A sex ed blog with more
I must admit that I was hooked, right from the beginning. I had to read all three books, to know everything that could possibly happen to this couple. I have used 50 Shades as a conversation topic countless times, even going so far as to use certain ideas in my own sex life.
50 Shades of Grey has given rare insight into a potential style of BDSM. The Dom/Sub relationship can take on many forms, which I will discuss in another blog post. What concerns me while reading 50 Shades is the widespread nature of such a novel. By that, I mean that I worry for the people who read this and take it as fact, with no further research, questioning, or discussion. Moreover, for the young people reading who may think that this kind of relationship is the ideal for everyone; that every woman should be Anastasia Steele and every man Christian Grey.
I very much appreciate that a new kind of sex novel is in the mainstream. For whatever reason, 50 Shades has captured the attention of millions. It’s a great thing that something other than missionary is discussed, and I’m sure that tons of fan fiction has come about. I would wager a large part of the allure is that while there are a lot of sex scenes, there is a fair amount of drama and a boatload of mushy feelings to keep the readers engaged. That said, there are a number of things that I am not okay with in this trilogy.
For starters, it shows that relationships are about changing who you are. Compromise, sure. Learn new things, yes! But hoping that the other person will change, and trying to make him or her do so, is unrealistic. We all change in relationships, but you can’t enter into a relationship expecting that you can change things about a person. Neither of them were whole people before they met? Barf. I understand that someone can complete a puzzle, as the final puzzle piece, but to think that we’re all broken before we meet someone we can marry? Ridiculous. Chances are we are going to meet a few people we can marry, and we may end up in a couple of marriages.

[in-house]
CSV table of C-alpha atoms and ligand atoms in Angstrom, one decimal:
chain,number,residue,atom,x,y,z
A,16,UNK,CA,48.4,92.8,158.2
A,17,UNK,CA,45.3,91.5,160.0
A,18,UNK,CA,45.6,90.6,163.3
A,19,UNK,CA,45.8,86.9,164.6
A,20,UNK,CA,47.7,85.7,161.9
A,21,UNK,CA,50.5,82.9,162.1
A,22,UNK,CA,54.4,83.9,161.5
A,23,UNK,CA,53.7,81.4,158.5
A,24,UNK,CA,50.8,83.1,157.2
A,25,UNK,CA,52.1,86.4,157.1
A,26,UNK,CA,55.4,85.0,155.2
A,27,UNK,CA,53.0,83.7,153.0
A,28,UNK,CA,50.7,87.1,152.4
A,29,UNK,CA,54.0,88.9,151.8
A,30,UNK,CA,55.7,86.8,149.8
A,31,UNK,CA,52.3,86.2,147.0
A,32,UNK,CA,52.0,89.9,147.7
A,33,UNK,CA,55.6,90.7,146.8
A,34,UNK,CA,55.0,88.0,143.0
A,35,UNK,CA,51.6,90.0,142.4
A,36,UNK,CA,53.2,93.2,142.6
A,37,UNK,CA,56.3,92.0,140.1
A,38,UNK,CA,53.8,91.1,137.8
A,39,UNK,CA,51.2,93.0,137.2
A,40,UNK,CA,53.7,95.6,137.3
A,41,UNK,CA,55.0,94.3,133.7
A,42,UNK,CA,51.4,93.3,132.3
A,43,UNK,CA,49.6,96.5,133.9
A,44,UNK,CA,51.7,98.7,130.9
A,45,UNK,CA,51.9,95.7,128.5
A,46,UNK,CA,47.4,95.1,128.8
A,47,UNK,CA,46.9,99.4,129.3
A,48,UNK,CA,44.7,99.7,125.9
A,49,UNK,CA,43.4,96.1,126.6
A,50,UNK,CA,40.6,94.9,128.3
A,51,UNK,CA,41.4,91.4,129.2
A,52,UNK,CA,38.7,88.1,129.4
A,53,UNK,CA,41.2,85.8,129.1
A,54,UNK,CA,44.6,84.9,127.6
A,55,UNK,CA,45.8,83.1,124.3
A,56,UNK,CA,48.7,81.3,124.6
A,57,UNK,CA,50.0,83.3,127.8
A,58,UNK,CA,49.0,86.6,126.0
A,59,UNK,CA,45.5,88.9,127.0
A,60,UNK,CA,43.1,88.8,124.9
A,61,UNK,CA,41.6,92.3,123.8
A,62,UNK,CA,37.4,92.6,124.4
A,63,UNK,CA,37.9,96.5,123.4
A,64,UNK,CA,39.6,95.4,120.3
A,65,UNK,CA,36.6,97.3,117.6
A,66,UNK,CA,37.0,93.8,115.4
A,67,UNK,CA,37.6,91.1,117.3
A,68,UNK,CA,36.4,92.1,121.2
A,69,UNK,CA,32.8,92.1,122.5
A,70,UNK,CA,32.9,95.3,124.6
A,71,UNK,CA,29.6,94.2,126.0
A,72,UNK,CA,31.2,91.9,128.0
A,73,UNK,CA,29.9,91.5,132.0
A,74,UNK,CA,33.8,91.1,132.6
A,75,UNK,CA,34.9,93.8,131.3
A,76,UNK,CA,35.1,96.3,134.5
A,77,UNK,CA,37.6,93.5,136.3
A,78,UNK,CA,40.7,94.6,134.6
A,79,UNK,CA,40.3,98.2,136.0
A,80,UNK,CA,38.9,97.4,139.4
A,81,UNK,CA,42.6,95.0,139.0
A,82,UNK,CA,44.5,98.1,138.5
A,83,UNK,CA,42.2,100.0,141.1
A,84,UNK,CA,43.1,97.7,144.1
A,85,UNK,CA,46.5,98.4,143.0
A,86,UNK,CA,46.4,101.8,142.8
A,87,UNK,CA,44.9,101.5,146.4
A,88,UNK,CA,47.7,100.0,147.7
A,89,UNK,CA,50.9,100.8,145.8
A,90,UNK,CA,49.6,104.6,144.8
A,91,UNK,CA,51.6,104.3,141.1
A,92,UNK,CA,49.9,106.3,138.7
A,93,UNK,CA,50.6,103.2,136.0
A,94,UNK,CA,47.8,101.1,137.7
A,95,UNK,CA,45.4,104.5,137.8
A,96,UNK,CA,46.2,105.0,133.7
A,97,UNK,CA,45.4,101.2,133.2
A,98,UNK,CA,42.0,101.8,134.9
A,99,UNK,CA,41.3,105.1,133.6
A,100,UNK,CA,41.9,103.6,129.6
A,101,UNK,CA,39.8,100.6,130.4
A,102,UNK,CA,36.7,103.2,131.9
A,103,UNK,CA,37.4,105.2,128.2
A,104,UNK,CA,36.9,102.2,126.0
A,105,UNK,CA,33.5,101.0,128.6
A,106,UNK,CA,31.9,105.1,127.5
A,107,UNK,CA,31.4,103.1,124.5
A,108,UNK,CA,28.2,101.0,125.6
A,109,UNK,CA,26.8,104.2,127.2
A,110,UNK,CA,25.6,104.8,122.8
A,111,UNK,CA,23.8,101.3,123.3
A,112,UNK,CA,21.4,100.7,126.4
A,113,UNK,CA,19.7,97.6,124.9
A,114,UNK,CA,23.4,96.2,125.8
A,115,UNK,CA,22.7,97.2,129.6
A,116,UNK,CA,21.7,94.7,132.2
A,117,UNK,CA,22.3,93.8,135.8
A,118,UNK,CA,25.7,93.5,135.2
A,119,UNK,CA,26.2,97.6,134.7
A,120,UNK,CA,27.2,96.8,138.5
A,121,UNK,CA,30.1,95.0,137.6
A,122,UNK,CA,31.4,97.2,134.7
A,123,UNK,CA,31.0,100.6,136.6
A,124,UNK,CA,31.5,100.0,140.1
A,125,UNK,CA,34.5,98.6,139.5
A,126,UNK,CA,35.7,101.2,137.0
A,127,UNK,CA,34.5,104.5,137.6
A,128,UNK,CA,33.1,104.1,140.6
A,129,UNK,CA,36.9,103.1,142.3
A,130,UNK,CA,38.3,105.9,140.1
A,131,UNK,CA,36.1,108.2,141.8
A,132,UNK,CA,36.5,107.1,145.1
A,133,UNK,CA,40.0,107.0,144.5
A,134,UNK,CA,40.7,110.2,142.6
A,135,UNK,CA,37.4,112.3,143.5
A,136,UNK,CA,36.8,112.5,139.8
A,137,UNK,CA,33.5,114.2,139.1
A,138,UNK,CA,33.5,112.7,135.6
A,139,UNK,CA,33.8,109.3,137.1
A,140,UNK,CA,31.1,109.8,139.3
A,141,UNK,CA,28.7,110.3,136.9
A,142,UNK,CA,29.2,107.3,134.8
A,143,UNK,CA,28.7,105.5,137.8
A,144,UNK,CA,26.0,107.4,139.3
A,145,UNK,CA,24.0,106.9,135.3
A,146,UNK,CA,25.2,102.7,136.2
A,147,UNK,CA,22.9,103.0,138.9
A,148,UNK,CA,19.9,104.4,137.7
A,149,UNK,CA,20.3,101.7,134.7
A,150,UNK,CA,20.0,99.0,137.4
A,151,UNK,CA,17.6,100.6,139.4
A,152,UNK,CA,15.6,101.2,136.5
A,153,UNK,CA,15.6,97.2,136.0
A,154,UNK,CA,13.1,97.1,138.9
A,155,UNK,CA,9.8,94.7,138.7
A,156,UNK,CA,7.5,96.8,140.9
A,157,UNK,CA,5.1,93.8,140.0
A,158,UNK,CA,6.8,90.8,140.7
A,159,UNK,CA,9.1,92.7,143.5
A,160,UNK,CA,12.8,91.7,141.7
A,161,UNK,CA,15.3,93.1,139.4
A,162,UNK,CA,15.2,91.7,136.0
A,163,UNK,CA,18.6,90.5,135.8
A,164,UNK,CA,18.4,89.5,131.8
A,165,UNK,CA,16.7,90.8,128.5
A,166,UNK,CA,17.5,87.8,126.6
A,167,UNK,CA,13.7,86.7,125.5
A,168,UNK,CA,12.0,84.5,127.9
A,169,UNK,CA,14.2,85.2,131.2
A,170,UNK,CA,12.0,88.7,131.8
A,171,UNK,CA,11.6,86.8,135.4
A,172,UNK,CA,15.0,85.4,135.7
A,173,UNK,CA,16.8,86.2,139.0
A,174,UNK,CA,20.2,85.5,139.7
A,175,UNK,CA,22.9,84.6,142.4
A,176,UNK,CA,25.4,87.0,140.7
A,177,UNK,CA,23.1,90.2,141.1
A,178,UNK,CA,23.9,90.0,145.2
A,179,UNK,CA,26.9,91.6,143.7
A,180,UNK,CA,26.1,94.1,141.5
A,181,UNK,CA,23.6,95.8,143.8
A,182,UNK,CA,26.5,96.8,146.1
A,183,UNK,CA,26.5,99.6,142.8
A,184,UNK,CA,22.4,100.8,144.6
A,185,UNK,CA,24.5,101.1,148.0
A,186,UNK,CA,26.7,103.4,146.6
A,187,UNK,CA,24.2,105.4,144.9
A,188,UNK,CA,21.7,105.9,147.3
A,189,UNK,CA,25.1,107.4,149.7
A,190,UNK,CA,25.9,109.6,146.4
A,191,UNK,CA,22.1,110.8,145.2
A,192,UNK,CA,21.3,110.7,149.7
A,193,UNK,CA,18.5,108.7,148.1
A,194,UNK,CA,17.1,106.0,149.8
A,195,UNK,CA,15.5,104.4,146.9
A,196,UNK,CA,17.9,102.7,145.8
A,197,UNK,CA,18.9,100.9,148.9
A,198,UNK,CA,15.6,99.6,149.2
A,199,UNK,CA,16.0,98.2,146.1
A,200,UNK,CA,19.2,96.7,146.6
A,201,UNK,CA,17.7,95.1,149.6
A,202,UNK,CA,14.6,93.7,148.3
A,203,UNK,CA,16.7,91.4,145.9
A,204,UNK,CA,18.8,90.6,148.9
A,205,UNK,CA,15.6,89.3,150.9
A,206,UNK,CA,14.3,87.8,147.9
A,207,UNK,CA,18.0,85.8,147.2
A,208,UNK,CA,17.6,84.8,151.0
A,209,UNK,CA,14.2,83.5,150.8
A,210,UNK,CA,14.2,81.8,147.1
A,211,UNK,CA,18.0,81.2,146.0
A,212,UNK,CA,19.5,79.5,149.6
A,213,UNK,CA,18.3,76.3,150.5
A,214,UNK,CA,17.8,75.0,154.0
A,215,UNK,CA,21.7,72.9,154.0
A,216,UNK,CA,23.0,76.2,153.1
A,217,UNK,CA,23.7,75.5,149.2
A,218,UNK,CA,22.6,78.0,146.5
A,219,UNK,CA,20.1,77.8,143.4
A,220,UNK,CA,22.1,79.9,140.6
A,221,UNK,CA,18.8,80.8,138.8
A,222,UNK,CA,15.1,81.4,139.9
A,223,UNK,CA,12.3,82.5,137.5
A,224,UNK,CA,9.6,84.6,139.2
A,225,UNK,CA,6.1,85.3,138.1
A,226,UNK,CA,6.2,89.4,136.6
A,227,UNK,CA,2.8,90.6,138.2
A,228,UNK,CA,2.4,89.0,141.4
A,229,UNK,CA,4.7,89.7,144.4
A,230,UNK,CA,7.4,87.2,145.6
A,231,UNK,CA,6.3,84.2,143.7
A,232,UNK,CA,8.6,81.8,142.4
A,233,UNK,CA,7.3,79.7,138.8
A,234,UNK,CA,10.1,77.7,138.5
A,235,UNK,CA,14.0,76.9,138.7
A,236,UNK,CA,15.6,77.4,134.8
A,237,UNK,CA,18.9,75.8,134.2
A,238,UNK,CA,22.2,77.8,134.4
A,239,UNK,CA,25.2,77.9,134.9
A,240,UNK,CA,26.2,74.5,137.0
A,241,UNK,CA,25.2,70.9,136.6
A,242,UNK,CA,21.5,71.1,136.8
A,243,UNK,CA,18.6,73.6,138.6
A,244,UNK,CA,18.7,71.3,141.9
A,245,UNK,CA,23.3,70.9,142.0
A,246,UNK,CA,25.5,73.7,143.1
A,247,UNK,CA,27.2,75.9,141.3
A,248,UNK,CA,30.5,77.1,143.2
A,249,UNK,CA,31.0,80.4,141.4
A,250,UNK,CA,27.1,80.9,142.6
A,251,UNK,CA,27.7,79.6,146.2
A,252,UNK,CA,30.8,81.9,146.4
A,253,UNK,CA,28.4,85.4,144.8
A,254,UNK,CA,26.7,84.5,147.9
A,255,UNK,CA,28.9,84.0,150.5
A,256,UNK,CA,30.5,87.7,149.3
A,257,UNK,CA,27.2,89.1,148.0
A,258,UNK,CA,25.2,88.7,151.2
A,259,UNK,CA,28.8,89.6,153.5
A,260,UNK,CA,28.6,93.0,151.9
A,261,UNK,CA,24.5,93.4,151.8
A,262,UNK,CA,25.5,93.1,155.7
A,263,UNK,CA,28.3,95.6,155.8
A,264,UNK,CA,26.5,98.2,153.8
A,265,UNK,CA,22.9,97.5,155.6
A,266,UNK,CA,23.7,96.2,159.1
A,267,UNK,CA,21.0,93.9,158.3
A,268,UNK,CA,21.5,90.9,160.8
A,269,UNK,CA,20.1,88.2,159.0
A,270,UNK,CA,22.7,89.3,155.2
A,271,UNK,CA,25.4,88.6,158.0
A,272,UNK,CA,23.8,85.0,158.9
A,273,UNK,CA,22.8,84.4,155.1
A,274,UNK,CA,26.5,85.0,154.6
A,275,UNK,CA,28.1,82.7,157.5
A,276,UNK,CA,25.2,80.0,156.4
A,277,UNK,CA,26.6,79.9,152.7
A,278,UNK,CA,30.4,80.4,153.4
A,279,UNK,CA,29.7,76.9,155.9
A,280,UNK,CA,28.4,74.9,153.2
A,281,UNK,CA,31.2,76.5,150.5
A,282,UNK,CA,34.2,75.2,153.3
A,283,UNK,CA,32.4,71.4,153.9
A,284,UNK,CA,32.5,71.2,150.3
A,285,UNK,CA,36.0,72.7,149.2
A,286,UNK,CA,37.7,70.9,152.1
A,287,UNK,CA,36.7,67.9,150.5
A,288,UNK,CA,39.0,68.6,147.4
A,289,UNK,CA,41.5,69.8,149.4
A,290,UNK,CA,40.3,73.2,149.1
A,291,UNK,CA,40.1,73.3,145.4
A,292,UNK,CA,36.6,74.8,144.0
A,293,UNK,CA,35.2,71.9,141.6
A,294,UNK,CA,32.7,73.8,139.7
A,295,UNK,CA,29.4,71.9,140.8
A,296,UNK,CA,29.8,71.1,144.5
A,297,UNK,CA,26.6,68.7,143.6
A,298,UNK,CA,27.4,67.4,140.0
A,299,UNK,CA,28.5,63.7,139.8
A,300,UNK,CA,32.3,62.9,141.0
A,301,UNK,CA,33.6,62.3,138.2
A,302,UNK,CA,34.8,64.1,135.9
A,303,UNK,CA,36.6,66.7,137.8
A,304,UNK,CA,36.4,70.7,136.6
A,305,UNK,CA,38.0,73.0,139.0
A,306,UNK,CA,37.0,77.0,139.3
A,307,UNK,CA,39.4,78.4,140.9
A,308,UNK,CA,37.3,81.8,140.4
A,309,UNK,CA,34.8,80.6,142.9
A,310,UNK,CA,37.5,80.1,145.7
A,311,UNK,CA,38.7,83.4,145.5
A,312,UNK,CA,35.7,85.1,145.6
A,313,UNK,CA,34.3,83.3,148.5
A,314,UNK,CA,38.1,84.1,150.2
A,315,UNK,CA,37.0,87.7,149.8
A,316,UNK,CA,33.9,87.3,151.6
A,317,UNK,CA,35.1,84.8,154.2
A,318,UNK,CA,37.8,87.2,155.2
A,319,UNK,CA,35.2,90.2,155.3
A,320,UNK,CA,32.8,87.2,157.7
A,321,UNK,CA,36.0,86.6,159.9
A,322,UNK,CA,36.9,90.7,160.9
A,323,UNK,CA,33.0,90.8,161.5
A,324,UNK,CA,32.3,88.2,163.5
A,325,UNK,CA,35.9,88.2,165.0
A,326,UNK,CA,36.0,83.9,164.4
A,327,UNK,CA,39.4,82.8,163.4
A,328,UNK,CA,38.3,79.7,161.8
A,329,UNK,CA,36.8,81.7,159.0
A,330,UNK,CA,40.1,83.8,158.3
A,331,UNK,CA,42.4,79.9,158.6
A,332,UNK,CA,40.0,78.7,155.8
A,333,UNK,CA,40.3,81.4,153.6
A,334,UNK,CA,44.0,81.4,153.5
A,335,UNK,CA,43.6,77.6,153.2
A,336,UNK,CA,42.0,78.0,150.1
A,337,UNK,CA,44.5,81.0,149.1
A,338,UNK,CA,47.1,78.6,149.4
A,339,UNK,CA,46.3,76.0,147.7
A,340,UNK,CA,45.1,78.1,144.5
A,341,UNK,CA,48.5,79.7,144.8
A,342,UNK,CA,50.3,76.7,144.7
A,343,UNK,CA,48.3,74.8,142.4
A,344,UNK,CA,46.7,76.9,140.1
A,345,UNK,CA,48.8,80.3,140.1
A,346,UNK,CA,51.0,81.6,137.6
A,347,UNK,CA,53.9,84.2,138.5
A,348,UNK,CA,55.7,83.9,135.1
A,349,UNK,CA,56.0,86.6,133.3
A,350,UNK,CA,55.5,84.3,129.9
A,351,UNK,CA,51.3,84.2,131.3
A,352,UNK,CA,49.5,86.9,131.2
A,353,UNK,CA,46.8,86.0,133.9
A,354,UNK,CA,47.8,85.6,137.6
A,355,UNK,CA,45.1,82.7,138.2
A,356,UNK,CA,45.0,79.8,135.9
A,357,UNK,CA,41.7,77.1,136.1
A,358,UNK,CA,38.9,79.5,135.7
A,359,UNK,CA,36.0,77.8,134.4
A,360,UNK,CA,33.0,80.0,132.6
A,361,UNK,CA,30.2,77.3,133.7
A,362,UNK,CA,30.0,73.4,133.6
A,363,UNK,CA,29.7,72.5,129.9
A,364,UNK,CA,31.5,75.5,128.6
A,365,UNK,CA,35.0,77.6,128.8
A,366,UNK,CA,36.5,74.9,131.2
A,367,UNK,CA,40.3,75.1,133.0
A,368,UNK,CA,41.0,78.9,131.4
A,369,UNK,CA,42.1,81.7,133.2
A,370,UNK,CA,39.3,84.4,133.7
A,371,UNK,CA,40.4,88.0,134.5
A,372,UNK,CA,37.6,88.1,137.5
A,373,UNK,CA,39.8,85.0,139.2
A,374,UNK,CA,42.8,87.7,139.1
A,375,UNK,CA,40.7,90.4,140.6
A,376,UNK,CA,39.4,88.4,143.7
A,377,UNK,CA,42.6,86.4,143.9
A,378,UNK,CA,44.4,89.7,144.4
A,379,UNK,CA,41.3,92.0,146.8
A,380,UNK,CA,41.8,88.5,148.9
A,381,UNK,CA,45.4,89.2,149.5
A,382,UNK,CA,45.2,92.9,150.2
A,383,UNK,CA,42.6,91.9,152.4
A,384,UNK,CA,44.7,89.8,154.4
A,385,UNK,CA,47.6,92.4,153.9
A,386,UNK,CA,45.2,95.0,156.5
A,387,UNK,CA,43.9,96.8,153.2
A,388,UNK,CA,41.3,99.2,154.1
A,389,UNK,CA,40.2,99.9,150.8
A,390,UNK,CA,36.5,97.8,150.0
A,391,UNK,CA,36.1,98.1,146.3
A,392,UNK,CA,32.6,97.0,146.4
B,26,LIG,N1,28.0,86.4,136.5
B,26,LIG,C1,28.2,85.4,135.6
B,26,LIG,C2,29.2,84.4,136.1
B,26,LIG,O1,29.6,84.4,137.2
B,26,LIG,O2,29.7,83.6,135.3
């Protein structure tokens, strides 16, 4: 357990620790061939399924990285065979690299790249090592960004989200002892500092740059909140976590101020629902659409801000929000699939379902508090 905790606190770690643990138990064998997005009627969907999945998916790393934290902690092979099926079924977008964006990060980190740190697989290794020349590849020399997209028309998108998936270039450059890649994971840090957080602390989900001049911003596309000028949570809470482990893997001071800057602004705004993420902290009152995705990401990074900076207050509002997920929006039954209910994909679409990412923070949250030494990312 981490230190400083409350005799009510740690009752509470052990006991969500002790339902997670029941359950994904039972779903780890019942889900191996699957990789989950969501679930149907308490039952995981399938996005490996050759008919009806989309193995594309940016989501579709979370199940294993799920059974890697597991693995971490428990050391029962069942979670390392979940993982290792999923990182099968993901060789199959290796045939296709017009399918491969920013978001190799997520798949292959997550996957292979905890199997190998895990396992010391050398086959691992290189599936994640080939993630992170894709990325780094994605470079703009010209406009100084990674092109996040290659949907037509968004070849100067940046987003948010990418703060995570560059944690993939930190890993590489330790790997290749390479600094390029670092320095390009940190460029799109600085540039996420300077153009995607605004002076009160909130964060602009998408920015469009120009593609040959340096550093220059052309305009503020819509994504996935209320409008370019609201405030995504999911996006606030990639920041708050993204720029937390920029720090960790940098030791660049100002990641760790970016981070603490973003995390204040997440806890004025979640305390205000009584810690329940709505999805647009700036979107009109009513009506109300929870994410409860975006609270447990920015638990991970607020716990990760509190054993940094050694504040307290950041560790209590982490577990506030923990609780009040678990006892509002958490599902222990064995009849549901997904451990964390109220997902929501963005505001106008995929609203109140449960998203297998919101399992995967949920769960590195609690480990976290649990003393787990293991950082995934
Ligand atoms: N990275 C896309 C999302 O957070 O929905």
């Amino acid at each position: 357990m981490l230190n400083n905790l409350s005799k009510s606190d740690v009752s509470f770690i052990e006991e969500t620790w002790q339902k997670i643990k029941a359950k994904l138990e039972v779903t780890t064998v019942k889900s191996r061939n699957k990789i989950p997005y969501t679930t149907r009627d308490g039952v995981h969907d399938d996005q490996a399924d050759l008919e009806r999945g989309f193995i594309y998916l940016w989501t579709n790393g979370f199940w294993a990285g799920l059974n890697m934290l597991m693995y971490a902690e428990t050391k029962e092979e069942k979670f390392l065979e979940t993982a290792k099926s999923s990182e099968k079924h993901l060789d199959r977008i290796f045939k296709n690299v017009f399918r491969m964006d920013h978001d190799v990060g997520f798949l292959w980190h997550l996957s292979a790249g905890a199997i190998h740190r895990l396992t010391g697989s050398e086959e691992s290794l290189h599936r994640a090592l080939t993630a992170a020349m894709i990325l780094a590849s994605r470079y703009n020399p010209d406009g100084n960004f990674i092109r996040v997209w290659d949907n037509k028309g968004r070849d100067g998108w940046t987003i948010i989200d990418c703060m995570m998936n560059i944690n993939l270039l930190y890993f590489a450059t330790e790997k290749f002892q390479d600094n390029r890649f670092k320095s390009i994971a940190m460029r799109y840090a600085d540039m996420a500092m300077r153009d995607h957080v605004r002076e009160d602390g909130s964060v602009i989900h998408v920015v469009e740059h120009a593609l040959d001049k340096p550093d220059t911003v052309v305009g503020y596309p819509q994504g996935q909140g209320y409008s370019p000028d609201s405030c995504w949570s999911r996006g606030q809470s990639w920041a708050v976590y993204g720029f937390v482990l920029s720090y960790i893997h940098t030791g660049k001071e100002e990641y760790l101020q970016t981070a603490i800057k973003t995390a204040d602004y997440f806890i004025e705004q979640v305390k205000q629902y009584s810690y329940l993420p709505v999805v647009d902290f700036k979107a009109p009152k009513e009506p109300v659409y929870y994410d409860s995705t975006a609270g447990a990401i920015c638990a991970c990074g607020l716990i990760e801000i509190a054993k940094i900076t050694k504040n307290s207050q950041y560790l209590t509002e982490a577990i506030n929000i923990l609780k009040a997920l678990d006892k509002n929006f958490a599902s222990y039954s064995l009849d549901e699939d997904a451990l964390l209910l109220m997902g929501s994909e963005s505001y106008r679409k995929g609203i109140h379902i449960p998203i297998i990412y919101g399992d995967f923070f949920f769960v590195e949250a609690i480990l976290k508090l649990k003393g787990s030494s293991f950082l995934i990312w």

It bothers me so much that Christian can do anything and is forgiven, that love happens instantaneously, and that all women are insatiable (that’s the impression given). Spoiler alert: he bathes an insane ex, and it’s totally fine. He belts the hind right off Ana, and though she leaves, she returns within a week. After 6 weeks, they’re engaged. Sure, they go through a tonne of dramatic stuff, and they spend a lot of time trying to get to know each other… But they’re not very good at it, continually distracted from talking with sex. The beginning of a relationship is the ‘honeymoon’ period: everything is great, and you’re totally intoxicated by the other person. It’s after that chunk of time that you can figure out if it is actually reasonable. This plants a terrible seed in the minds of young readers.
Sex is used as a way to show love, anger, pain, as a way to manipulate, a distraction … I suppose it’s good that we see a number of facets to the emotional side of sex, but there are so few times, it seemed, when they had sex cause they were both just horny. There was always something bigger going on. Drama, drama, drama. Guess it shows that some couples thrive and survive only when there is drama. They stay together for longer due to dramatic events cause by one, both, or external forces.
Whenever we read things like 50 Shades, I strongly encourage everyone to keep in mind that it is fiction. Learn more. Explore. Dive in! ASK QUESTIONS!